I was born twice.” These are the first words of Jeffrey Eugenides’s novel Middlesex, and they did two things for me. First, they forced me to read the next sentence. I had no other option. I had to know what the character was talking about. Second, I thought he might be talking about some kind of conversion to Christianity. You know, like being born-again. It wasn’t. At least not directly.
This book is about an innersex person—a person born with both male and female reproductive parts—and the two generations of the family before her. As a victim of an incestuous Greek family (I know this sounds strange at the moment, but keep reading), Cal (formerly Callie) grows up in ignorance about her dual sexuality. She grows up a girl. Yet when she learns later in life that she was born with both reproductive parts, she makes a transition from a she to a he—which he finds is his natural and true identity.
It is, without a doubt, one of the strangest books I have ever read. It’s also, without a doubt, one of the best books I have ever read. It even supplanted To Kill A Mockingbird for the number two spot on my top ten list.
On hearing what it is about, I am afraid that most Christians might shy away from it. I mean, being about incest and sex change, what good could it actually have in it, right? If this is your first reaction, fight it. If you pass on this book, you’ll miss out on a better understanding of renewal and recreation that Christians participate in in their conversion. That first line might not be talking directly about a Christian rebirth, but the overtones undeniably apply to Christians—helping us understand what our identity in Christ is now that each of us are a new creation.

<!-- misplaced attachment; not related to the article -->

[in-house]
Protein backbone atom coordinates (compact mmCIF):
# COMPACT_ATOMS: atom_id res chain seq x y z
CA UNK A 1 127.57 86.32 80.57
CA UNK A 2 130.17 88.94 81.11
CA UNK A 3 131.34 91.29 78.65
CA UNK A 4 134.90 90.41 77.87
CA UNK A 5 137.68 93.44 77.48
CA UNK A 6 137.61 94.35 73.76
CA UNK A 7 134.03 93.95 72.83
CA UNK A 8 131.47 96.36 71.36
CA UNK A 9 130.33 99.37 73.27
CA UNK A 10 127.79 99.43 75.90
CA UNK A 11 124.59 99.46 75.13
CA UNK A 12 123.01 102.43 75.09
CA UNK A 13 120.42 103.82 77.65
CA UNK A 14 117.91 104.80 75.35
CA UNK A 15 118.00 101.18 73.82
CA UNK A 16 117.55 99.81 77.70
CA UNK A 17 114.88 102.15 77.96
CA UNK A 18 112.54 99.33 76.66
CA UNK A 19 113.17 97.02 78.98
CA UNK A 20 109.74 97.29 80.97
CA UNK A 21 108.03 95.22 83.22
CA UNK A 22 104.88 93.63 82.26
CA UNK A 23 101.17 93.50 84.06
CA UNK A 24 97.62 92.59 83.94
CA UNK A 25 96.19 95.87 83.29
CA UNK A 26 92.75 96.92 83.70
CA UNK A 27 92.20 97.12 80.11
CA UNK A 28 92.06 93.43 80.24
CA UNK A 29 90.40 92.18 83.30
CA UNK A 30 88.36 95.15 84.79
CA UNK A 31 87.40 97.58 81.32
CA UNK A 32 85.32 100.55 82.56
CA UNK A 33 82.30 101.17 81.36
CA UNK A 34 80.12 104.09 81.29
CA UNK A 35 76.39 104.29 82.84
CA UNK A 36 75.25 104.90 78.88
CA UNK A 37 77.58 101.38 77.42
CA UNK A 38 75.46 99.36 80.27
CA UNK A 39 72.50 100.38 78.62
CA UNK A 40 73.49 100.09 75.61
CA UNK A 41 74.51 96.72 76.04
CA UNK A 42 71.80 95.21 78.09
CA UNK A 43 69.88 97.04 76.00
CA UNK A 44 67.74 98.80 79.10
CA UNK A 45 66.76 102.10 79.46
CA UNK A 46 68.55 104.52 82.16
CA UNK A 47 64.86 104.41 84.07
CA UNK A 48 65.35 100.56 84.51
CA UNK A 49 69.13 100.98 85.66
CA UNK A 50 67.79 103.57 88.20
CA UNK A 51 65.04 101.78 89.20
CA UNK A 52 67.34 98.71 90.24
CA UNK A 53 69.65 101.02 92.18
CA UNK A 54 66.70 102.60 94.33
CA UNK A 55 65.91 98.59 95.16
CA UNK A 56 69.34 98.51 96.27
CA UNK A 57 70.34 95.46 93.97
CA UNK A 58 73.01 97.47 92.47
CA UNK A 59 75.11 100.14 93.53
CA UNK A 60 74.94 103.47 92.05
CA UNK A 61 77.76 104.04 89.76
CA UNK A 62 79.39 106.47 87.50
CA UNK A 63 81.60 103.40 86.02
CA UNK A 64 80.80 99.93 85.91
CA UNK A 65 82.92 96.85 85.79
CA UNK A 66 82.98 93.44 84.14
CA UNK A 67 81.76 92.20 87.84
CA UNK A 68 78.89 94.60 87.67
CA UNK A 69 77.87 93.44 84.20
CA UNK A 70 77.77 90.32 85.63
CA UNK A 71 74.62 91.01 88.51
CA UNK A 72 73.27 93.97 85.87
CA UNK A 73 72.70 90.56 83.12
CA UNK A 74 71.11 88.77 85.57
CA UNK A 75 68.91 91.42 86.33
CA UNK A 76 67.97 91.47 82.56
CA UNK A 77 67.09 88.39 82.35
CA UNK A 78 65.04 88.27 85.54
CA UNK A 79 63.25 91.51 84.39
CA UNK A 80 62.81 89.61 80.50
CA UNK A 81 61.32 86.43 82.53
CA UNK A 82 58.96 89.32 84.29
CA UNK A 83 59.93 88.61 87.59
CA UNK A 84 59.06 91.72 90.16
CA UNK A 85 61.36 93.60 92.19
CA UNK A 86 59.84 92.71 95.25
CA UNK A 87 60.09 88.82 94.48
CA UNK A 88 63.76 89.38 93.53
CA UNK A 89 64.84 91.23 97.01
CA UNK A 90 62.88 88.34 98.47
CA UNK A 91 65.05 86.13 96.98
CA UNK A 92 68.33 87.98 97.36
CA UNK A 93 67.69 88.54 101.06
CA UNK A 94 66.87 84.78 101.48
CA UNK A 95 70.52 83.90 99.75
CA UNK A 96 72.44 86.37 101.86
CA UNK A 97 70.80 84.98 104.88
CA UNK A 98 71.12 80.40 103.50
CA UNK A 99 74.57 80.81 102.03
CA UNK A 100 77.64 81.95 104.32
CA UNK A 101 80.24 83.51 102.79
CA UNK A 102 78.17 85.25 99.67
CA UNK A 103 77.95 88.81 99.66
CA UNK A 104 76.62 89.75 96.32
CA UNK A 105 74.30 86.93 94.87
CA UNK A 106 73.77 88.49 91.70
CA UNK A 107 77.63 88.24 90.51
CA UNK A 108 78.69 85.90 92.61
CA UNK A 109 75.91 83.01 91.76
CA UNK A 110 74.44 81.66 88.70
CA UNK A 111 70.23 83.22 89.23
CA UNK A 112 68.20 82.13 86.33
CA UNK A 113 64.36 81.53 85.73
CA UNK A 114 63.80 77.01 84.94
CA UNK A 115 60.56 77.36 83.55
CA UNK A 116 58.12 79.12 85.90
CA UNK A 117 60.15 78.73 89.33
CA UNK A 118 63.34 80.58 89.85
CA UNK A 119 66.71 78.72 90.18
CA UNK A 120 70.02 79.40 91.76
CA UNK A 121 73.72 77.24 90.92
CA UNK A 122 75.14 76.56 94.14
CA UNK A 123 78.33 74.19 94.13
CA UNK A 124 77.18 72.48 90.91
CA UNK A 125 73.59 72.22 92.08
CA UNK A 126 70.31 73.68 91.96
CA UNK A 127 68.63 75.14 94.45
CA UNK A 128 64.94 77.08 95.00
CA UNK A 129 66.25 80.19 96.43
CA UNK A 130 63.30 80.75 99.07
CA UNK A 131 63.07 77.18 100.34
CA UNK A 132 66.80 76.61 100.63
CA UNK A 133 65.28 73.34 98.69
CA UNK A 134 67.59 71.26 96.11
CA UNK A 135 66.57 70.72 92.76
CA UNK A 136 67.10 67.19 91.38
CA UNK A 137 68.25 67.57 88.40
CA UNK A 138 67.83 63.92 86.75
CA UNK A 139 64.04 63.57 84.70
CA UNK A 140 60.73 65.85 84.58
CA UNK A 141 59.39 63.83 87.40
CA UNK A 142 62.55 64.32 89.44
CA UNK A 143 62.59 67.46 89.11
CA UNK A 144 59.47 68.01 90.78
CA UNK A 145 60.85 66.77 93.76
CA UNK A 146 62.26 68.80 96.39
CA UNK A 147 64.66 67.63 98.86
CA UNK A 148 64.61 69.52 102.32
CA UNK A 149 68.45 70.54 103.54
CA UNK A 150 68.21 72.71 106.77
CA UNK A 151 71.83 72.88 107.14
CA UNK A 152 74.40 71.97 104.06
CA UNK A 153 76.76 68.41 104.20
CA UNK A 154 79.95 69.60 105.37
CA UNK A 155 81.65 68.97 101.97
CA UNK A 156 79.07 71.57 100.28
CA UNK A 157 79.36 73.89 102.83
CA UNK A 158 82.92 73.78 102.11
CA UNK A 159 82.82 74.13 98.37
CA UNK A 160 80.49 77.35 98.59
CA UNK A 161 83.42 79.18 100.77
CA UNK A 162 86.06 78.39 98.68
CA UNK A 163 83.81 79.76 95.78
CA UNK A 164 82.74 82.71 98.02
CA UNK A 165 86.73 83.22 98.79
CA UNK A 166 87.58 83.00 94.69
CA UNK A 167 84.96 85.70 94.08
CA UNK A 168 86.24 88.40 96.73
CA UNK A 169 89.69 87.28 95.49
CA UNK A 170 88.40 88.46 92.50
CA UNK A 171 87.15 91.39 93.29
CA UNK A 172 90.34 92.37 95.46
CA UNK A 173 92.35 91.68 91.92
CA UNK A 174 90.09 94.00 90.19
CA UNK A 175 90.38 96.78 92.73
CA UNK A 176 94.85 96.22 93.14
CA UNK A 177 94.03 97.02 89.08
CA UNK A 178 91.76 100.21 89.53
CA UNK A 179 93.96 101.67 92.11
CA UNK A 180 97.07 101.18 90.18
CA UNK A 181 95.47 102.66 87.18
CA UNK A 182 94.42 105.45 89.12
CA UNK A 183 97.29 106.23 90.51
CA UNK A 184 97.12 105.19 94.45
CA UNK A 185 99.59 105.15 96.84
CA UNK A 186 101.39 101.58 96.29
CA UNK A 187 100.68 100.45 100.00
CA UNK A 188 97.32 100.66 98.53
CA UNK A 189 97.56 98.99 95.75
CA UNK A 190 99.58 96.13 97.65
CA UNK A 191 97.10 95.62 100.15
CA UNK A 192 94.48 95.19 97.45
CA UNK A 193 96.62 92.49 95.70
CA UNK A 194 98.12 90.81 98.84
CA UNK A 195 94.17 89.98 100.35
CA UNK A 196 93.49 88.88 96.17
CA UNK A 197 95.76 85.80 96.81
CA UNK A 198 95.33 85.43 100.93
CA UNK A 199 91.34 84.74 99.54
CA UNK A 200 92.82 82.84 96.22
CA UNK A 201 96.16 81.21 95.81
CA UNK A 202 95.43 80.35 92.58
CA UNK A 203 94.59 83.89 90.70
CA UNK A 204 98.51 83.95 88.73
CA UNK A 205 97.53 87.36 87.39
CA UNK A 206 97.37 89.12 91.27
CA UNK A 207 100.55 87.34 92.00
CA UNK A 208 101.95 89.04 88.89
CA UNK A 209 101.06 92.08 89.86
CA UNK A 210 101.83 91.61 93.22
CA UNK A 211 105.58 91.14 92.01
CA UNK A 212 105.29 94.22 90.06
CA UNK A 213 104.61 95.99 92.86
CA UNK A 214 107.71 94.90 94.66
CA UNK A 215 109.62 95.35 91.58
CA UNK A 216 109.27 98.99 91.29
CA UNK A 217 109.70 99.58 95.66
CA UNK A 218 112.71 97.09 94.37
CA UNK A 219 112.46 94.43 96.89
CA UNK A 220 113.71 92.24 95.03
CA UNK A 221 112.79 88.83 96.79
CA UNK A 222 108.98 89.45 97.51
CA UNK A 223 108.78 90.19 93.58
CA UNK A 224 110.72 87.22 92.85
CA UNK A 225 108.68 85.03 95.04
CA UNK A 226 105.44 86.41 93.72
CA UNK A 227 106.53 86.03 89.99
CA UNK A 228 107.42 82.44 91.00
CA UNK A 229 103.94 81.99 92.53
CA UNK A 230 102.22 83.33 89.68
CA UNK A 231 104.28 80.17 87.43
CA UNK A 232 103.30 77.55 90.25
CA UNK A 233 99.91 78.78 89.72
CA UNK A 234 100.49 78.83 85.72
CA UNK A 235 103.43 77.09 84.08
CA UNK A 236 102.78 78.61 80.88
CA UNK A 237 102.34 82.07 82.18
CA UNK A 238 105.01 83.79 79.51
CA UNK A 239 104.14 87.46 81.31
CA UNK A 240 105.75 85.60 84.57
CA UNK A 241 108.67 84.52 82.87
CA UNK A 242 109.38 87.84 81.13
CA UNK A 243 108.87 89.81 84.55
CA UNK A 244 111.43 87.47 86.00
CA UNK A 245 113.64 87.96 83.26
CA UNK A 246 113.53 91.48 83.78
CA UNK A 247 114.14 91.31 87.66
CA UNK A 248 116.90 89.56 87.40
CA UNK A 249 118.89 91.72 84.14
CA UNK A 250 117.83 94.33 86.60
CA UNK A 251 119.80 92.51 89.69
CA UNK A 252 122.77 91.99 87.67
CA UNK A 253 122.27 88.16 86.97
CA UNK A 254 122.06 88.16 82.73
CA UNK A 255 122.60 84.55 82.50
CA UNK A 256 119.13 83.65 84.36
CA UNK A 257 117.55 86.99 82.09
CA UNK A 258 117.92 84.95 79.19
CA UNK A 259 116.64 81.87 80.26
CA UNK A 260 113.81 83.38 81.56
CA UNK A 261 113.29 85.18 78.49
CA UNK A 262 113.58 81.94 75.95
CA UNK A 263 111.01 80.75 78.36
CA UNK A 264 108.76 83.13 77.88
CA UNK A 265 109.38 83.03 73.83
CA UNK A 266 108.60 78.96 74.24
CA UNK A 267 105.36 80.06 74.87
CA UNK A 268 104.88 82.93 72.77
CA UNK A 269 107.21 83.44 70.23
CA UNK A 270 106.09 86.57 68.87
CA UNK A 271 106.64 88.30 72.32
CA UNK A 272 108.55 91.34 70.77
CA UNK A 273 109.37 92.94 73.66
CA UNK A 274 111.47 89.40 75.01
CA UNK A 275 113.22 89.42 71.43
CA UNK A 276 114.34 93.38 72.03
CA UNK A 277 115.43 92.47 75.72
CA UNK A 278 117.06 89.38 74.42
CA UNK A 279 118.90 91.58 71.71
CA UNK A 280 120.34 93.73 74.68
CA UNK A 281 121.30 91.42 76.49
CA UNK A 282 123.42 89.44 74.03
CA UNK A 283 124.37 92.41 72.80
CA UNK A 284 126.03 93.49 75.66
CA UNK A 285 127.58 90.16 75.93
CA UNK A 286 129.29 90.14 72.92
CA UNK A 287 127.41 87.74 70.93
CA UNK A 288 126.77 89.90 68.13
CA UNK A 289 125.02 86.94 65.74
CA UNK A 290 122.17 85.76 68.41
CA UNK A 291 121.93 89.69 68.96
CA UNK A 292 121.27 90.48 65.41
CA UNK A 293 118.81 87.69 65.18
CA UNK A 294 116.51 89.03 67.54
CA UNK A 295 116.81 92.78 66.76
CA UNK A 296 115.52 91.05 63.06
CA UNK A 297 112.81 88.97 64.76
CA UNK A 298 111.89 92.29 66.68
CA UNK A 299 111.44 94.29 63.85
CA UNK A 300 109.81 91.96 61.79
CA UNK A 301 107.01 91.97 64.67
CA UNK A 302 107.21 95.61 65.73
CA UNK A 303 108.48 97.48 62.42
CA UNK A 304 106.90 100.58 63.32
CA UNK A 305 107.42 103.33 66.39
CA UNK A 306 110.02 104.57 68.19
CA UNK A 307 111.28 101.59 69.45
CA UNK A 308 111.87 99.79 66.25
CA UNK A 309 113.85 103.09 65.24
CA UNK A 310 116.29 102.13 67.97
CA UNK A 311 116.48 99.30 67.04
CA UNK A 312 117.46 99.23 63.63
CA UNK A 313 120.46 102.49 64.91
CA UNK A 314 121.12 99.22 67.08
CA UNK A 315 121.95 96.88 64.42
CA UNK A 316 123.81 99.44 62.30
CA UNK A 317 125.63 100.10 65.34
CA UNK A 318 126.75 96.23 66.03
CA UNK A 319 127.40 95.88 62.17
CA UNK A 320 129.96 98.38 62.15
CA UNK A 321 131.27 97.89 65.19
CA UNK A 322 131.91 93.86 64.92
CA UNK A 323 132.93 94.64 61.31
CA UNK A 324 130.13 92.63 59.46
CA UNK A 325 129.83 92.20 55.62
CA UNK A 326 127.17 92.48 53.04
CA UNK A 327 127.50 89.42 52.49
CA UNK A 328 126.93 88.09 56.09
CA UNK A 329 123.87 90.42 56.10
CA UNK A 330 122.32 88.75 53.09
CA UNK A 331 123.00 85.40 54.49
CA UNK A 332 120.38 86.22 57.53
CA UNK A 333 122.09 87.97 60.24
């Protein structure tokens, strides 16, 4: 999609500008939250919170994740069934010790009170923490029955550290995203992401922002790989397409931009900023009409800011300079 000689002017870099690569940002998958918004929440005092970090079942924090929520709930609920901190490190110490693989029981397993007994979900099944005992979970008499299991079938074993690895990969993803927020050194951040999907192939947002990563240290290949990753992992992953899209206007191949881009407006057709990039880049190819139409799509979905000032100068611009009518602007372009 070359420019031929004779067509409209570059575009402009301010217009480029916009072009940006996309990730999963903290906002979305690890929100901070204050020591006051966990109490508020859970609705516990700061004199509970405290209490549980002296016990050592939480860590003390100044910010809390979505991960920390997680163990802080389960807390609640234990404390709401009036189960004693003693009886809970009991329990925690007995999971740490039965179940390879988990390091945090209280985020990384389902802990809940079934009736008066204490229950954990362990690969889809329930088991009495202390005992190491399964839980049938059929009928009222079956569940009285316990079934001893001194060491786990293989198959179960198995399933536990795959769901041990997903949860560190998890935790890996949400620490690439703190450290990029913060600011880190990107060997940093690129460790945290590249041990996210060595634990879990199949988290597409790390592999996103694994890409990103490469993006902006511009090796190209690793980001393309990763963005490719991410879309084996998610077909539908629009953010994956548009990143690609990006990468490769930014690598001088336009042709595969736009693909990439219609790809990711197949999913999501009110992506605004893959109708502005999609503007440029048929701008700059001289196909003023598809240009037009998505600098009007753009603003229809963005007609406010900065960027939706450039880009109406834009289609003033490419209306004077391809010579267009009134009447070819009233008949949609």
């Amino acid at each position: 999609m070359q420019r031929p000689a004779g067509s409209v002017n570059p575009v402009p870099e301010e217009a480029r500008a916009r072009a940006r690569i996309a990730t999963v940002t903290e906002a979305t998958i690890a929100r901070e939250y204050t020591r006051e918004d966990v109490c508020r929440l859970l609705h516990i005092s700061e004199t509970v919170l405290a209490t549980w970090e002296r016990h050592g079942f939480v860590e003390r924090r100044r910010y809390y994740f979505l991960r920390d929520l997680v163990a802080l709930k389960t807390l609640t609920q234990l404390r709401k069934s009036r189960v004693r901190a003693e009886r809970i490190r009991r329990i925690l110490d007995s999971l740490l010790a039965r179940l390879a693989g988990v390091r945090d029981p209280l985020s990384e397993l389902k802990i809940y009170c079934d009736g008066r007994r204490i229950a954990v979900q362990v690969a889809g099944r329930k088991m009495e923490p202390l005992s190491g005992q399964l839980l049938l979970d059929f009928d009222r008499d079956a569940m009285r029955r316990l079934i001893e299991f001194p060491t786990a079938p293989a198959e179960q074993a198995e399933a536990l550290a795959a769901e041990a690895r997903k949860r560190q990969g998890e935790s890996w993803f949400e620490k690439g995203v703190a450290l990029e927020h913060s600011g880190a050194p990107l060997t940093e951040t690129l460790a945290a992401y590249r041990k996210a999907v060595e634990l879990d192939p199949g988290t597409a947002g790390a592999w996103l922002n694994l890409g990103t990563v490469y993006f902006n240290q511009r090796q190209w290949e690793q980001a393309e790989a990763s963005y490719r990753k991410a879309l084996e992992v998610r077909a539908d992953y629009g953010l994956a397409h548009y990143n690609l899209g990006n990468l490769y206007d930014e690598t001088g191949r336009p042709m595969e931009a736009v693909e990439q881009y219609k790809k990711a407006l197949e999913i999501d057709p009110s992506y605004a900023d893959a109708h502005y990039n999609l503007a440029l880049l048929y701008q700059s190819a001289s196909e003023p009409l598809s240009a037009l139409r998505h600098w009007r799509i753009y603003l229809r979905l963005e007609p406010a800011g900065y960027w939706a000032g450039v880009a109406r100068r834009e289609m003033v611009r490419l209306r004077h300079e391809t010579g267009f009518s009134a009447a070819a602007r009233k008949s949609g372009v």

Writing Worth Reading
While this book is about an incestuous Greek family who produces an innersex child, it is, obviously, about so much more. This same family flees Greece after being caught in a massive fire that burns down their entire town. It is about that same family coming to America and learning how to live and pursue the American Dream. It makes you feel the racial tensions during and after the civil rights movement. It is about immigration, family, gender, identity, and rebirth. It is one of the deepest and most compelling novels I’ve ever laid my hands on.
Middlesex proves that Jeffrey Eugenides is an absolute master. He is one of those authors I constantly curse because he is such a good writer. He had me verbally upset with him at times because I was jealous of how well he could write a sentence or how that sentence led the reader into some greater truth about a character. I was (and still am) tempted to write to Eugenides, asking him if I could be his slave for a few years and just watch what he does, how he writes—an offer that still stands if you’re reading this, Mr. Eugenides.
His writing makes up only half of his genius. I find that with many authors there’s a disparity between telling good stories and telling them in compelling ways. Many of the best stories are told by okay authors. While many of the best authors tell lousy stories.
Take Marilynne Robinson, for example. Her stories put me to sleep faster than a full glass of Nyquil, but her writing keeps me awake for days. I could read her novels nonstop, sapping in all the glory she packs in one sentence, even though her books are about nothing.